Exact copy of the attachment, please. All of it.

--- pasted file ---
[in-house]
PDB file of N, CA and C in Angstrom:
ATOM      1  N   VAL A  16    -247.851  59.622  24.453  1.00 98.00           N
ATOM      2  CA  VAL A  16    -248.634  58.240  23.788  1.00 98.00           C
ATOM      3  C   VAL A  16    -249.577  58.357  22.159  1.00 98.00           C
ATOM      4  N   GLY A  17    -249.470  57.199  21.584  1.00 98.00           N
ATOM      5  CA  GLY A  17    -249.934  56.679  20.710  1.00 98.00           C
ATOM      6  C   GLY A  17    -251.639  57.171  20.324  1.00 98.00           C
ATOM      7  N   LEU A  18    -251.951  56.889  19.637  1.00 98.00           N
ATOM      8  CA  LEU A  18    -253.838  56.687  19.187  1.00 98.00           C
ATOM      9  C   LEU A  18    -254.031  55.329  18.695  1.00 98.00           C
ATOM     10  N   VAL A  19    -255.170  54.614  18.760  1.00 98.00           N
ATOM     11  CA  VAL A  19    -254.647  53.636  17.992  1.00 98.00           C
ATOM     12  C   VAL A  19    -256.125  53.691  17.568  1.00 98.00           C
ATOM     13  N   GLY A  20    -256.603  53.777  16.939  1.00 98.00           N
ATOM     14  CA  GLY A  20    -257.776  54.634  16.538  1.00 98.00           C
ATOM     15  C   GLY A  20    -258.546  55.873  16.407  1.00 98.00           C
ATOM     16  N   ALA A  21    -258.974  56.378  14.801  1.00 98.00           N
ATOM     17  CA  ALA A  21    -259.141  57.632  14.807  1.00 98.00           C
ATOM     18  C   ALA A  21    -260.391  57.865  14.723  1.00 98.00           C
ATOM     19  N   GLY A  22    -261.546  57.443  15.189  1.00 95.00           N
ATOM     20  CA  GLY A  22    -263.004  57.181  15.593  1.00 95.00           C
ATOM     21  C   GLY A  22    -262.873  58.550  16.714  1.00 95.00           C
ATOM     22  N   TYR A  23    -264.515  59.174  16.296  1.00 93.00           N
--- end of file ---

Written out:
[in-house]
PDB file of N, CA and C in Angstrom:
ATOM      1  N   VAL A  16    -247.851  59.622  24.453  1.00 98.00           N
ATOM      2  CA  VAL A  16    -248.634  58.240  23.788  1.00 98.00           C
ATOM      3  C   VAL A  16    -249.577  58.357  22.159  1.00 98.00           C
ATOM      4  N   GLY A  17    -249.470  57.199  21.584  1.00 98.00           N
ATOM      5  CA  GLY A  17    -249.934  56.679  20.710  1.00 98.00           C
ATOM      6  C   GLY A  17    -251.639  57.171  20.324  1.00 98.00           C
ATOM      7  N   LEU A  18    -251.951  56.889  19.637  1.00 98.00           N
ATOM      8  CA  LEU A  18    -253.838  56.687  19.187  1.00 98.00           C
ATOM      9  C   LEU A  18    -254.031  55.329  18.695  1.00 98.00           C
ATOM     10  N   VAL A  19    -255.170  54.614  18.760  1.00 98.00           N
ATOM     11  CA  VAL A  19    -254.647  53.636  17.992  1.00 98.00           C
ATOM     12  C   VAL A  19    -256.125  53.691  17.568  1.00 98.00           C
ATOM     13  N   GLY A  20    -256.603  53.777  16.939  1.00 98.00           N
ATOM     14  CA  GLY A  20    -257.776  54.634  16.538  1.00 98.00           C
ATOM     15  C   GLY A  20    -258.546  55.873  16.407  1.00 98.00           C
ATOM     16  N   ALA A  21    -258.974  56.378  14.801  1.00 98.00           N
ATOM     17  CA  ALA A  21    -259.141  57.632  14.807  1.00 98.00           C
ATOM     18  C   ALA A  21    -260.391  57.865  14.723  1.00 98.00           C
ATOM     19  N   GLY A  22    -261.546  57.443  15.189  1.00 95.00           N
ATOM     20  CA  GLY A  22    -263.004  57.181  15.593  1.00 95.00           C
ATOM     21  C   GLY A  22    -262.873  58.550  16.714  1.00 95.00           C
ATOM     22  N   TYR A  23    -264.515  59.174  16.296  1.00 93.00           N